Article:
Molly Holzschlag: No Mr. Ballmer, Microsoft Will not Win the Web.
Oh, Molly, I totally agree. SteveB, the Web isn't something you can win. The Web is something you can love. Or something you can hate. But it's not something you can enslave or own -- anymore than you can own or enslave oxygen or water.
I think SteveB assumes we all know what he's talking about. I think he's talking about businesses on the Web and not the Web itself. Sorta like you can own a fish that swims in the sea, but you can't own the sea itself. I know I've often heard him speak and find myself saying "huh?" but when I add "profitable business" to what he's saying it makes a lot more sense.
Steve, why don't we do another interview? This time for an hour so we can get in depth and make sure we really understand what you mean.
In the meantime, I'm taking Molly's side.
Brad Feld, venture capitalist: 2006 Will Be The Year of Microsoft.
Lots of people are asking me what I think of the two very negative articles about Microsoft (that link goes to Memeorandum where you can see some of the early discussion) that were published this week.
First, I like Mini-Microsoft.
Cause I want to work for a company that constantly is looking at itself to see how it can improve and Mini-Microsoft certainly gives employees a way to surface problems and get attention on those issues. Some might argue about whether or not hanging our dirty laundry in public is a good thing, but to me it is. I'd far prefer dealing with the negative feelings that brings around than dealing with a Worldcom or an Enron (or a bankruptcy like two airlines are going through this week).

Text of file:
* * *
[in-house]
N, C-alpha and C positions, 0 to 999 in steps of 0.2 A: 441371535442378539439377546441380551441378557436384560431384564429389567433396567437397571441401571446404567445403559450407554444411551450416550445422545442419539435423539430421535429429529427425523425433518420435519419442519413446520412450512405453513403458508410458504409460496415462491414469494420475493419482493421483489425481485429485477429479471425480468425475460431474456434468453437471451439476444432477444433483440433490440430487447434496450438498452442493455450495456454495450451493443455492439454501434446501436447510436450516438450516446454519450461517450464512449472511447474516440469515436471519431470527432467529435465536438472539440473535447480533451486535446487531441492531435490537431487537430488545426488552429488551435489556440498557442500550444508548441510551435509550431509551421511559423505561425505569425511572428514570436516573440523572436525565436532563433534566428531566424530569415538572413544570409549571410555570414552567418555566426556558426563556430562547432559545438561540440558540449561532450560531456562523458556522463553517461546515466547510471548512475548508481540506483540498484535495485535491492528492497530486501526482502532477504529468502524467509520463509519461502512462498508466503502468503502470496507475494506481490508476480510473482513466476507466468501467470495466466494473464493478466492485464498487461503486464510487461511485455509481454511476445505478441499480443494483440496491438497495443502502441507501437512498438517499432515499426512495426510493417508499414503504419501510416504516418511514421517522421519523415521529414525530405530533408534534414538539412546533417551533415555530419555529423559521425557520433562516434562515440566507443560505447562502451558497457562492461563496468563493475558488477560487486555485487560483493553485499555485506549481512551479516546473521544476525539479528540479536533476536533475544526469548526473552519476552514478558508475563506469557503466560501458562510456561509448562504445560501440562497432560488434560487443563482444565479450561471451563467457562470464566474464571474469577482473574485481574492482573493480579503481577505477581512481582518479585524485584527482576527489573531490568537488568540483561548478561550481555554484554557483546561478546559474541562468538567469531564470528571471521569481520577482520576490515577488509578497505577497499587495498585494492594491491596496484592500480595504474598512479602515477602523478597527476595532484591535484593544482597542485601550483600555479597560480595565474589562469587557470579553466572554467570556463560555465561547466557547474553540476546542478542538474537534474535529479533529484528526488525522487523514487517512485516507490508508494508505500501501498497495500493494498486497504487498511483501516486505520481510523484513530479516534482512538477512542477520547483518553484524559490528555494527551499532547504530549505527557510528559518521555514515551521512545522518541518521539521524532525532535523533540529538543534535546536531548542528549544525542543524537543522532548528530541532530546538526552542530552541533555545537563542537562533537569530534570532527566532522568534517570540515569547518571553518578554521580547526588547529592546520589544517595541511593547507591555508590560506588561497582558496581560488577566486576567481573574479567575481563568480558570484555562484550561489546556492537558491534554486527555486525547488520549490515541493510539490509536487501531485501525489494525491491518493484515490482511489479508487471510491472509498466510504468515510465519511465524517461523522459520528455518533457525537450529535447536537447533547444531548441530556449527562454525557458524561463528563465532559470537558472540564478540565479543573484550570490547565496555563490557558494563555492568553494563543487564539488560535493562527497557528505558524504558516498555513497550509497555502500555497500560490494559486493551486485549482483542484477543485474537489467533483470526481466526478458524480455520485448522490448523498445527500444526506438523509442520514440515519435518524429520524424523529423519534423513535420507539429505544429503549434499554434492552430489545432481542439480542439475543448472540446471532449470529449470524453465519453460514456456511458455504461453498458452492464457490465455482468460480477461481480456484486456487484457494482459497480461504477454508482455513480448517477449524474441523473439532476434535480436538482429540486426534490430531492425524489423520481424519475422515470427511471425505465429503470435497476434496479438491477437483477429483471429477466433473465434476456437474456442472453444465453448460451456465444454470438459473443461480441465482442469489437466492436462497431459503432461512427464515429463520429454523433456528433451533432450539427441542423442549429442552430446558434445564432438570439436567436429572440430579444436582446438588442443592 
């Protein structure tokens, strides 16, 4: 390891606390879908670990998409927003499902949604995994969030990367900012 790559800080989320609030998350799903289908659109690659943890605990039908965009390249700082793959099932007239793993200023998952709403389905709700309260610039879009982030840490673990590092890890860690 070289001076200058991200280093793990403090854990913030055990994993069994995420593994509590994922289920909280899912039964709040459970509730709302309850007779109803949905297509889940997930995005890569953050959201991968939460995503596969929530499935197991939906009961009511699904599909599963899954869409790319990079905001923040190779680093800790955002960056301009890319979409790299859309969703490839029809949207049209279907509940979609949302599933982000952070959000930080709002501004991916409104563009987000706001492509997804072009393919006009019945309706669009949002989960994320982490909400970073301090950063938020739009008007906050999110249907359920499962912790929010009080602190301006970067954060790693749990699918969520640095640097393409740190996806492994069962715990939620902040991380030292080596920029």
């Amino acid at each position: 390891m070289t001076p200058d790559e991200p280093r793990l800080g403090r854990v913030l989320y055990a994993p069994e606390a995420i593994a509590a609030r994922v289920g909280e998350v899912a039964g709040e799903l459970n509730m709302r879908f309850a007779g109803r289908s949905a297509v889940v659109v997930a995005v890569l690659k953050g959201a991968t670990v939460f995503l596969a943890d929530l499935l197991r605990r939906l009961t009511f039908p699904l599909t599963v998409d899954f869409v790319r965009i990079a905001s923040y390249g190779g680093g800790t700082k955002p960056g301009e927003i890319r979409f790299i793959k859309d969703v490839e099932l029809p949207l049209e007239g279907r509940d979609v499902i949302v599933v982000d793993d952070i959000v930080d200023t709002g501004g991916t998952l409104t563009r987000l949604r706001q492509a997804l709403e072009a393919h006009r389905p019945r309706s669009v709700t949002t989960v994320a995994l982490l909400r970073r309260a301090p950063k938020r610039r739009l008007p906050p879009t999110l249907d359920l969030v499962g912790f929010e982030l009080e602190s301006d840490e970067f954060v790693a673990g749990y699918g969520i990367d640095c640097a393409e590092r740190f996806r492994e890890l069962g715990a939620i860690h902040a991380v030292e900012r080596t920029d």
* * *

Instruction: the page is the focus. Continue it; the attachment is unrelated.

How do we avoid the innovator's dilemma? By always looking at ourselves and asking ourselves "are we doing the best job we can?" and "are we doing the right things?" and "are we serving customers the best we can?"
One thing I've learned as I've traveled around Microsoft with my camcorder is that software is just the realization of human ideas. I will always defend those who discuss and generate ideas. Even if they are unpopular.
Mini-Microsoft often infuriates me. He often makes me cheer, too. But, that's why I love him. He gets me to think. He gets me to question what I'm doing. Where I'm going. And the same about Microsoft.
Anyway, I thought about getting "rah rah" but now is not the time. We had a great week here at the PDC. Now we have to get back to work cause we have long lists of things that customers want us to do.
I guess I didn't answer the question that was raised about these articles. Am I proud to work here at Microsoft? Yes. Is my morale high? Yes although there are definitely issues I'm working with management on that I'm hearing from around the company. The way we compensate people, for instance, is just not optimal. Is Microsoft becoming less relevant? I'll let our customers answer that one. Is Microsoft a fun place to work? Absolutely. There's no other company that's doing the depth of work that we are from the Xbox to SQL Server. It's damn interesting work as you'll see in the videos I've put up this week. Does Microsoft have morale problems? Yes, but not unsolvable ones and it varies from team-to-team. Guess what? All companies have morale problems.
By the way, our recruiting team has three former Google employees on it (I had dinner with them the other night). But no one ever talks about the employees who leave Google to come to work for Microsoft.
This year alone I've turned down other jobs for more money (lots more money, actually). Why did I do that? Well, I work with the folks who do stuff like this.
Why do I stay at Microsoft? Because I get to see the whole of Microsoft. I get to see it in a way that not even Gates or Ballmer do. My coworkers continually amaze me.
Now back to work.